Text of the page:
It’s time for the warring factions at Tennessee to set aside their differences and act in the best interest of the program. Maybe Fulmer can point everyone in the same direction. As he said, he has seen Tennessee athletics at its best. “I have seen what honest communication, trust and hard work achieve,” Fulmer said. Unfortunately for the Vols, the first two in Fulmer’s list have been in short supply.
Both factions in Friday’s drama were quick to paint the other side as the villain, but let’s consider the individuals and their motives before we hand out white hats and black hats. More likely, everyone should be wearing Smoky Gray.
We’ll start with Fulmer. Tennessee's best football coach in the modern era, he was unceremoniously dumped following a loss to South Carolina late in the 2008 season. The program had slid from its dominant peak in the ’90s, but Fulmer also was only one year removed from the SEC East title. (Tennessee’s last SEC East title.) One of the people heavily involved in Fulmer’s firing was Currie, then Hamilton’s top lieutenant. Currie’s job was to raise money, and it costs money to fire a coach and hire a new one. Meanwhile, Jim Haslam, the former Tennessee football player who founded the Pilot gas station chain and Tennessee’s most powerful booster, did not step in to save Fulmer’s job. Those wounds cut deep for a man who had spent most of his adult life working for Tennessee.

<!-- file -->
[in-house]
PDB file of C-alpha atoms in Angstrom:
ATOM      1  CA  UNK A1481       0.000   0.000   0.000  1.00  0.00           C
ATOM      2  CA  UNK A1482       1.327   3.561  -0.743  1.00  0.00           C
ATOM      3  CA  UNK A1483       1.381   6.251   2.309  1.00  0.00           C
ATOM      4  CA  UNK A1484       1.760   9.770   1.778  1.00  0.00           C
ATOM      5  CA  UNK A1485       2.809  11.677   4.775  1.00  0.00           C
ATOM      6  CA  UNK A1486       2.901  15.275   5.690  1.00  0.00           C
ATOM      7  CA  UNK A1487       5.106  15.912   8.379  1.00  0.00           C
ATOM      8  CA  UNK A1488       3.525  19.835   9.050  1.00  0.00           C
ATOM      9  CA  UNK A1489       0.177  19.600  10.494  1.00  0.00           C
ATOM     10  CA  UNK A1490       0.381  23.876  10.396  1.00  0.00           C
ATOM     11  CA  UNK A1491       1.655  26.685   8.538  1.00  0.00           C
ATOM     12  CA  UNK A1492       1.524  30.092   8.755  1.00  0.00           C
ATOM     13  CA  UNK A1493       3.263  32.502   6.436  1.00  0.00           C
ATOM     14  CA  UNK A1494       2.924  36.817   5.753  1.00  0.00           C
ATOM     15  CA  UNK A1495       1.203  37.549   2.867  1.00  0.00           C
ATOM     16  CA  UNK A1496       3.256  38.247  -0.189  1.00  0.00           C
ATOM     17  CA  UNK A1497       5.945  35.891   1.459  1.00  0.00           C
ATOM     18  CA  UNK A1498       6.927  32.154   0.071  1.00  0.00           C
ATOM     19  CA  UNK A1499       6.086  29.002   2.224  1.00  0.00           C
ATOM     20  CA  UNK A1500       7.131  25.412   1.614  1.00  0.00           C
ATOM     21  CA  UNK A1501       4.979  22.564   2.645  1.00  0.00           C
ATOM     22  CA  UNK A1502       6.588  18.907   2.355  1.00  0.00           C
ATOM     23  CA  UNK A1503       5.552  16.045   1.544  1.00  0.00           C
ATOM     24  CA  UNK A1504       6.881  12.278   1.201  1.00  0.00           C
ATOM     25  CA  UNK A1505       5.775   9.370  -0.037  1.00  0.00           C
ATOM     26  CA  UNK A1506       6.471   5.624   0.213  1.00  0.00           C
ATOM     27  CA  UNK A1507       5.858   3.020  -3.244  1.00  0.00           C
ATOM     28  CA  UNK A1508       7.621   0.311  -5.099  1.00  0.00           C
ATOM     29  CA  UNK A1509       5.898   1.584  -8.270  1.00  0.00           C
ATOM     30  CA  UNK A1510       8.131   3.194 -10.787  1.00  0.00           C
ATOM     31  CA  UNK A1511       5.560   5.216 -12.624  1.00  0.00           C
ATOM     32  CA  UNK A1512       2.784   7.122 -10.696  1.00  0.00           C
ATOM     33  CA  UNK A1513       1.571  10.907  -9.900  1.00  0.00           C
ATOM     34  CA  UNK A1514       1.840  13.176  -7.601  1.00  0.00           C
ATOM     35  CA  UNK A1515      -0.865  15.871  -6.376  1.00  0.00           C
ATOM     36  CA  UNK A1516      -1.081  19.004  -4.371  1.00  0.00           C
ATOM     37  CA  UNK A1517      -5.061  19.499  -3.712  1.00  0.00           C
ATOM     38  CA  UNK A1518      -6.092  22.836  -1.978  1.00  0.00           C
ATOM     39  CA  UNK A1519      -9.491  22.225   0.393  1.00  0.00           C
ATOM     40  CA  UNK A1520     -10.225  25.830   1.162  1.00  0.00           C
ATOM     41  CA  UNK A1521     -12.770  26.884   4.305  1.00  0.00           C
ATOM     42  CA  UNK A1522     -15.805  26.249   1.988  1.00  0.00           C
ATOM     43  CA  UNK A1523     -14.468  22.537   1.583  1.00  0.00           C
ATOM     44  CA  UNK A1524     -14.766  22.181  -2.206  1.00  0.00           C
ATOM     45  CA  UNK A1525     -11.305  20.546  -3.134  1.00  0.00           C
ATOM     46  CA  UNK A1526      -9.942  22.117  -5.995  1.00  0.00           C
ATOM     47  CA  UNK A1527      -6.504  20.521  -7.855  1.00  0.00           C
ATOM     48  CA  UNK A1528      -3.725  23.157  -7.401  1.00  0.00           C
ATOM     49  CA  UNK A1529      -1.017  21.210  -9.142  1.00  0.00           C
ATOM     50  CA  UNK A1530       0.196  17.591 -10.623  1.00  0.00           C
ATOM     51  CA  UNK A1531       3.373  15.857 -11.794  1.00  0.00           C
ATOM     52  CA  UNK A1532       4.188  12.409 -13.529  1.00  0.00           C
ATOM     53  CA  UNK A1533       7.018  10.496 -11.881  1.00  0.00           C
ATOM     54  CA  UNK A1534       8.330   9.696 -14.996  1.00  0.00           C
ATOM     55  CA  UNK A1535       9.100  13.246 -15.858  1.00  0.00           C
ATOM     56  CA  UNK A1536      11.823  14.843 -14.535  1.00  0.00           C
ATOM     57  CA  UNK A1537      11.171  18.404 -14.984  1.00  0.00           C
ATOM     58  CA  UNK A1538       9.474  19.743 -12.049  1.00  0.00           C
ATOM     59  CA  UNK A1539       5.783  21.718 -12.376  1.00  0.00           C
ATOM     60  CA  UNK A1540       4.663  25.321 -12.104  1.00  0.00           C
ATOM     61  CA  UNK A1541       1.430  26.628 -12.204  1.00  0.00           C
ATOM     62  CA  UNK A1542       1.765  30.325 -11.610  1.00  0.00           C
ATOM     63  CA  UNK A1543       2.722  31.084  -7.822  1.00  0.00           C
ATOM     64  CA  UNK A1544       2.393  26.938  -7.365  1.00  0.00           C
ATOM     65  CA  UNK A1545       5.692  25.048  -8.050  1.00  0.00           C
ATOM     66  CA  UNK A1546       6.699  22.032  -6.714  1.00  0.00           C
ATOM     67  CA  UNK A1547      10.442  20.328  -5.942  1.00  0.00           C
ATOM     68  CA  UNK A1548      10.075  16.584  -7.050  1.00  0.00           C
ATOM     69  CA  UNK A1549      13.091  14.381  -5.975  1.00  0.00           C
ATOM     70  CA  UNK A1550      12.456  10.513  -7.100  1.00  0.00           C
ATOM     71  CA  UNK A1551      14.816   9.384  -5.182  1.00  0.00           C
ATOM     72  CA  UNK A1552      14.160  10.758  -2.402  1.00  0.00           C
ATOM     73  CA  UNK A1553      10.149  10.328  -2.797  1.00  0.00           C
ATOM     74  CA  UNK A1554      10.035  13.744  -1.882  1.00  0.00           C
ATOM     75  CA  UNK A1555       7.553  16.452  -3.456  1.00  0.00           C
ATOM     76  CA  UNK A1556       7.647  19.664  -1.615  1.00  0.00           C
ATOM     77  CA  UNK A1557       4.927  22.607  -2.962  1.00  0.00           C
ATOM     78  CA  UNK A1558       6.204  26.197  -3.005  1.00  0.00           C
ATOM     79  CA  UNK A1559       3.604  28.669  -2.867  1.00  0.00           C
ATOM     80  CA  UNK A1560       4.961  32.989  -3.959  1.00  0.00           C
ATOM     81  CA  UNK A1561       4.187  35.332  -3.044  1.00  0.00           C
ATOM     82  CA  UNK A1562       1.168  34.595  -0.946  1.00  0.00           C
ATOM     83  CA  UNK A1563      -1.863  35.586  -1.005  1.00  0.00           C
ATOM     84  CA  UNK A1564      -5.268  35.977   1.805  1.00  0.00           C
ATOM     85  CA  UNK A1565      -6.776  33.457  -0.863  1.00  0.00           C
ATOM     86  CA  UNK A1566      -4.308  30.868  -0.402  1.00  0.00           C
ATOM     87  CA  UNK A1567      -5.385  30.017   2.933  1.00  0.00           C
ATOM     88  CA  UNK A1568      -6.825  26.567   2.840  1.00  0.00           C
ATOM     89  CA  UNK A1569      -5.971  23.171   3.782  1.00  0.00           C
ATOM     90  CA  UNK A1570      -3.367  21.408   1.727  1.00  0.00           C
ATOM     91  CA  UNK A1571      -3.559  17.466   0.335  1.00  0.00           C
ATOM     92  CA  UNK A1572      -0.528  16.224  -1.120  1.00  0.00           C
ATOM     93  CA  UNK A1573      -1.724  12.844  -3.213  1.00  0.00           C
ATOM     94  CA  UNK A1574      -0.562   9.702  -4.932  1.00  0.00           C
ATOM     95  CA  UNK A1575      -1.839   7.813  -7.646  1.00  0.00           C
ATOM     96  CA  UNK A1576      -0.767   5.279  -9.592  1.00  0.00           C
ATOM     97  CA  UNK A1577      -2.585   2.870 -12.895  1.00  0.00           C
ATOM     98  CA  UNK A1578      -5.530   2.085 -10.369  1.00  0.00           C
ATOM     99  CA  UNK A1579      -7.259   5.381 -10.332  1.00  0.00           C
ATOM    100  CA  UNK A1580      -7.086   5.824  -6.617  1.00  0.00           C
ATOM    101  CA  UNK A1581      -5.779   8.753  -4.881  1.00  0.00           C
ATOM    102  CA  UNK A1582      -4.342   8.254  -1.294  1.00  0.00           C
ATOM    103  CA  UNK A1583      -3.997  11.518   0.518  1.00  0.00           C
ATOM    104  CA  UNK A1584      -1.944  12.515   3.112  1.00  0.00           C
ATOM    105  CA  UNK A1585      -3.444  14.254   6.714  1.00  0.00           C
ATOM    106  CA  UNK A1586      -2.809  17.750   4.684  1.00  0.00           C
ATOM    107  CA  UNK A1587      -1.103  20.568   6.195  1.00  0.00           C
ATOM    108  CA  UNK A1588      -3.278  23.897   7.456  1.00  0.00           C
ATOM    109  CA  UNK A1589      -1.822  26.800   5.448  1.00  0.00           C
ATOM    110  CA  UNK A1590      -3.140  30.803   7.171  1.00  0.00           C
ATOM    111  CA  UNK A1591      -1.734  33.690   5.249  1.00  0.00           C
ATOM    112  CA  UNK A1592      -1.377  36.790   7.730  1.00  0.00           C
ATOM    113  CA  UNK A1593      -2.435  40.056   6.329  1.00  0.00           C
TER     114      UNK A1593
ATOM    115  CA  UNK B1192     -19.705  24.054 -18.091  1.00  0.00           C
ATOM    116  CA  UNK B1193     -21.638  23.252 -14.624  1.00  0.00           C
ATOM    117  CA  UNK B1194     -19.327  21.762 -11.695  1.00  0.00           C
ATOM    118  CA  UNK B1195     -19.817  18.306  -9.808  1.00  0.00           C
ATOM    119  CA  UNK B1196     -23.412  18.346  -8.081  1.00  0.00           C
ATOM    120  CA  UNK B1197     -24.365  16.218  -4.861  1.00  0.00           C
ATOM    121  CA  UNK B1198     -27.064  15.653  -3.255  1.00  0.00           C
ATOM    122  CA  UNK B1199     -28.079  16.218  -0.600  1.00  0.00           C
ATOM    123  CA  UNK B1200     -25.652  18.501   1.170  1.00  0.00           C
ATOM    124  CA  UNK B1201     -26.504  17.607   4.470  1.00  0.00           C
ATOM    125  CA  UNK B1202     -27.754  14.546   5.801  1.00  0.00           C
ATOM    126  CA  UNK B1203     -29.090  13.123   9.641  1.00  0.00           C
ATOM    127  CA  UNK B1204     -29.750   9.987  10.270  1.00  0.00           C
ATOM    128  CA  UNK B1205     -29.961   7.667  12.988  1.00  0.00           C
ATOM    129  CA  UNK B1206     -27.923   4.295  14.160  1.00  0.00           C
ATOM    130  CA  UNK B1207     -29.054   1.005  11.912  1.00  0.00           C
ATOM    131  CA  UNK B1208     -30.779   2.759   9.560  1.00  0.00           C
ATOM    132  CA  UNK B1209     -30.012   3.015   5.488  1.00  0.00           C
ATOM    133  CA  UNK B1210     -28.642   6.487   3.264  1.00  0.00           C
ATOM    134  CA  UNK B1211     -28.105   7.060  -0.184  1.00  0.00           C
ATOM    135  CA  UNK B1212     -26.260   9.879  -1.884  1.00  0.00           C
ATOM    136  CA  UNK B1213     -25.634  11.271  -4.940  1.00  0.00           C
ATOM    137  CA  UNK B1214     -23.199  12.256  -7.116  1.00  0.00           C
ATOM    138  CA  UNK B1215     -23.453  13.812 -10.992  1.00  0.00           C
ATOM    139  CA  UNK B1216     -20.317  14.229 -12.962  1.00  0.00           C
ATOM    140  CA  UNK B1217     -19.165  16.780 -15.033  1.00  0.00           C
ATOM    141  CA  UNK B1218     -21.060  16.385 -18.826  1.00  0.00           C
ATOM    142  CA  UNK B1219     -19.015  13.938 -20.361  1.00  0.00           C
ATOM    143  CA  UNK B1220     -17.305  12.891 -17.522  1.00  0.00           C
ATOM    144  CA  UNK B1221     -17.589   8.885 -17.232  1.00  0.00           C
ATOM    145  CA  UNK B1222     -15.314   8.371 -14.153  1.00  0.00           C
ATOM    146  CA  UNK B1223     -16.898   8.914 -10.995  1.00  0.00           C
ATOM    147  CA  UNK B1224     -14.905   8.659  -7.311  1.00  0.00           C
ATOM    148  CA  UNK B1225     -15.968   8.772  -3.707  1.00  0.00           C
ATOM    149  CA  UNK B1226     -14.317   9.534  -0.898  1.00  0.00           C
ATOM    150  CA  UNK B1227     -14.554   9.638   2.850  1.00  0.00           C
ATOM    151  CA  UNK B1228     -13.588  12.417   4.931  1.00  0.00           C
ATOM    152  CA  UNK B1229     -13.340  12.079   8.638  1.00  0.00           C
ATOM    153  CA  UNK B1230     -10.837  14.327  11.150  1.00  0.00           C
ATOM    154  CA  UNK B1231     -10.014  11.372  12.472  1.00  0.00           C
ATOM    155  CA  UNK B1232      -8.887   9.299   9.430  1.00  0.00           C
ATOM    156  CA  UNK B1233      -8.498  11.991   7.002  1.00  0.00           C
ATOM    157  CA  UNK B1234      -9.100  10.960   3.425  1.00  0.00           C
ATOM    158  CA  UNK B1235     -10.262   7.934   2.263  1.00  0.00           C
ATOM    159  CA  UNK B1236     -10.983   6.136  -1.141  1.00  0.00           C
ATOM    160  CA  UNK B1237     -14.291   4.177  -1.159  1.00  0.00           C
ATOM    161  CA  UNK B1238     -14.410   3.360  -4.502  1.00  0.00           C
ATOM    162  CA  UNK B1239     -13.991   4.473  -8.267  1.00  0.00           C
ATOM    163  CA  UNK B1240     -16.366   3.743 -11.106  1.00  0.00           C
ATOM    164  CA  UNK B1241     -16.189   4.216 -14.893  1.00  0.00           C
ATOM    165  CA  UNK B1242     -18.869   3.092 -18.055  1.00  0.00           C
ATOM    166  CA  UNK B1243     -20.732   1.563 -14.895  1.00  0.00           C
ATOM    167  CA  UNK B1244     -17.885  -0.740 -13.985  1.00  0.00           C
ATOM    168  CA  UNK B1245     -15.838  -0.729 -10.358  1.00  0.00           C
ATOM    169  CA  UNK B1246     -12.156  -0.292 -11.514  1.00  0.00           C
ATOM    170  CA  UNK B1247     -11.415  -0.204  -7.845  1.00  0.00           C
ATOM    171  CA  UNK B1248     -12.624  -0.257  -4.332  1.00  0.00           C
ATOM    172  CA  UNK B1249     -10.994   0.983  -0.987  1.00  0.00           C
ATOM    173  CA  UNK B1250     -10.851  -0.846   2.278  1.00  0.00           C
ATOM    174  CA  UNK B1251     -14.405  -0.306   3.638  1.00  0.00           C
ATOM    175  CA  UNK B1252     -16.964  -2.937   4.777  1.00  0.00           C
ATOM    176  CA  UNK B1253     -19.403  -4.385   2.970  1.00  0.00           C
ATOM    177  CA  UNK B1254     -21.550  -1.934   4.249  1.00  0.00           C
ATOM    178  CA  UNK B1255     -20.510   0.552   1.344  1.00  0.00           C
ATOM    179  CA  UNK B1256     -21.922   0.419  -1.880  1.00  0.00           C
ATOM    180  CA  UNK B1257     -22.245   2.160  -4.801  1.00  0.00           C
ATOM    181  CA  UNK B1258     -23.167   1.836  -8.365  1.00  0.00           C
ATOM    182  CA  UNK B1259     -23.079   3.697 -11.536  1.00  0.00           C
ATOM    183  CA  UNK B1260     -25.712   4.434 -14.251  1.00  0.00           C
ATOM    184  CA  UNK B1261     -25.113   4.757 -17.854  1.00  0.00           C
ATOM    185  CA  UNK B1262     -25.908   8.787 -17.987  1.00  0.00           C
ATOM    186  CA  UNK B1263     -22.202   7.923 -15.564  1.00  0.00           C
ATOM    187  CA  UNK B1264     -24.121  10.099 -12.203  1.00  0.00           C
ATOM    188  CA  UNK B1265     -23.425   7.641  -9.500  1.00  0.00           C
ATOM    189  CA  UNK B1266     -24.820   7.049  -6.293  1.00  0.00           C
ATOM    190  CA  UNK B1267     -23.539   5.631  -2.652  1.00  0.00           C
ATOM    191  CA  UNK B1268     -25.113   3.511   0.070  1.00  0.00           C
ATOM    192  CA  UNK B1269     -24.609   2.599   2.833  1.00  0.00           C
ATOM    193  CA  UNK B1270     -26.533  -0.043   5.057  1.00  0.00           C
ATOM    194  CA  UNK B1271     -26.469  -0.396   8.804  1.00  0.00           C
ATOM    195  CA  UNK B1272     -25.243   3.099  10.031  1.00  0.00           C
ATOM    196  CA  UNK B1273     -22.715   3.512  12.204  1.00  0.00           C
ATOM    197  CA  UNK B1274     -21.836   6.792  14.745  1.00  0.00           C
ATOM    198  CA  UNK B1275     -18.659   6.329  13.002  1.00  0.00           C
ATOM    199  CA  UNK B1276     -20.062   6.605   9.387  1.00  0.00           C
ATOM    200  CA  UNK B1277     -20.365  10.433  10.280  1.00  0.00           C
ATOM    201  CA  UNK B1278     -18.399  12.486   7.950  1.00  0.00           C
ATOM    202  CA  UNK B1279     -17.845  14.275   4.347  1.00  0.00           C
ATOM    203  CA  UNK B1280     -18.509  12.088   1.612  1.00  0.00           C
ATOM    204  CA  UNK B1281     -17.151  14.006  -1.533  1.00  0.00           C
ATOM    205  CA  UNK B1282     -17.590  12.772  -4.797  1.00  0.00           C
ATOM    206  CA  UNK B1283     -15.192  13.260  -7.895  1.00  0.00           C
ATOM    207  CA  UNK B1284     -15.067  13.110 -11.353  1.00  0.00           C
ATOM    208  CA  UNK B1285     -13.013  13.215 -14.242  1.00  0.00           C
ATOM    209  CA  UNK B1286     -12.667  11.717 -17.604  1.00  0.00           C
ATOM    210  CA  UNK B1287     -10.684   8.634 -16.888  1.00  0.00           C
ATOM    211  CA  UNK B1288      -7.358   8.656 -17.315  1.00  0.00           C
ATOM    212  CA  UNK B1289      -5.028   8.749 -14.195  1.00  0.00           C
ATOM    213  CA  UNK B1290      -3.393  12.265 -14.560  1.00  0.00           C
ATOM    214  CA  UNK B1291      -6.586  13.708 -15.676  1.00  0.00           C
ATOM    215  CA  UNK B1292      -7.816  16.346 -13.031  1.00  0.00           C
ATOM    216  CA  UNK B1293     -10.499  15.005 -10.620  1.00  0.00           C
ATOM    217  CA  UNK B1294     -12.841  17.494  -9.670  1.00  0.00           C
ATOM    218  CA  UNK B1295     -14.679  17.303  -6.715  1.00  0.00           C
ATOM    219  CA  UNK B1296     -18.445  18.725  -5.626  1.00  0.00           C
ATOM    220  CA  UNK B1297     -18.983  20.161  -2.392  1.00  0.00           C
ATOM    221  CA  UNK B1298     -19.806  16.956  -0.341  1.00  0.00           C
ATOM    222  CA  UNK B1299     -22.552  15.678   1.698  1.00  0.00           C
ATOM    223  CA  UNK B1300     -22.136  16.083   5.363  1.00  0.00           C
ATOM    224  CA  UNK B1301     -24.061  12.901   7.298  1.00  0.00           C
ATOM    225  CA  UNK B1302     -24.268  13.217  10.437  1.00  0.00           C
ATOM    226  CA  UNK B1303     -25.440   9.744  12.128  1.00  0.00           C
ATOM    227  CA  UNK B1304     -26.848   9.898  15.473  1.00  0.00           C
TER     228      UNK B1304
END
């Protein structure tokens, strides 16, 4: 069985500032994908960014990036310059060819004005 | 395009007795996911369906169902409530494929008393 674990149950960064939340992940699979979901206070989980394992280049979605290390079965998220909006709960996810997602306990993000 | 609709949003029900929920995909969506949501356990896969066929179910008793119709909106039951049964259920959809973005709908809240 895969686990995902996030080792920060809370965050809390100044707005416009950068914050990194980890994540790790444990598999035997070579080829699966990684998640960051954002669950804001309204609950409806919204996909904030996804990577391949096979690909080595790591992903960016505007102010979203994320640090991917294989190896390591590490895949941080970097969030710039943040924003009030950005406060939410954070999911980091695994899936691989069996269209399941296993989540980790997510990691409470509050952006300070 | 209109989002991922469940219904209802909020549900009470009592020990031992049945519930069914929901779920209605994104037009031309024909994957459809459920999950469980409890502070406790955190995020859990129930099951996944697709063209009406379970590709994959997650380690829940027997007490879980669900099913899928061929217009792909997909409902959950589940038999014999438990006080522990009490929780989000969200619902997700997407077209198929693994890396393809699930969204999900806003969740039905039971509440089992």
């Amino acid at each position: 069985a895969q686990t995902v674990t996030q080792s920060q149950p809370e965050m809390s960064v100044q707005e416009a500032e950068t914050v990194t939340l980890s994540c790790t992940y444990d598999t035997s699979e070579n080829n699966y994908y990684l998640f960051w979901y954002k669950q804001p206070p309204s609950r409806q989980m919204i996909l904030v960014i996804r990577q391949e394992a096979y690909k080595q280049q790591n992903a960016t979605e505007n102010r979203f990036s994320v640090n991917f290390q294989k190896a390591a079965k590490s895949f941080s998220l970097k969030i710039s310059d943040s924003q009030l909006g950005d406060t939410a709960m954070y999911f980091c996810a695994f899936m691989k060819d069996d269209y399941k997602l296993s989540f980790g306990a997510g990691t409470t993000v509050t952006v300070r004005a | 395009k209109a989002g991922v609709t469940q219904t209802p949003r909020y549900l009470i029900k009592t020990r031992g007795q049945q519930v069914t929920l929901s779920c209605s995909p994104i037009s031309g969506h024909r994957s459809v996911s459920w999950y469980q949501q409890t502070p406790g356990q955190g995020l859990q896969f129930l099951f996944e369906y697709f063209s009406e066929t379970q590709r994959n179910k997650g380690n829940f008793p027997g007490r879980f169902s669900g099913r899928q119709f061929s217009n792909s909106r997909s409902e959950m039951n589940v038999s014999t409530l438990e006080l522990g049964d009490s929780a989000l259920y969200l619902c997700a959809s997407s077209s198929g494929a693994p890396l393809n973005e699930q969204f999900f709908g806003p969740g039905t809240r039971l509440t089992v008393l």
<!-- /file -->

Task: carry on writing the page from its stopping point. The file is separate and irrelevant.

Flash forward to 2016. Fulmer and the Tennessee administration had not only reached a detente, but the time finally seemed right for the coach to play a bigger role there. When athletic director Dave Hart announced his resignation, Fulmer threw his hat in the ring for the job. He had the support of some influential donors as well as former football players and rank-and-file fans. For a time, he seemed like the top candidate. But suddenly the search turned to Currie, who had told people previously that he didn’t expect Tennessee would ever consider him because of the friction with Fulmer. To get okey-doked again had to be crushing for Fulmer, who never stopped believing he knew how to bring Tennessee football back to prominence.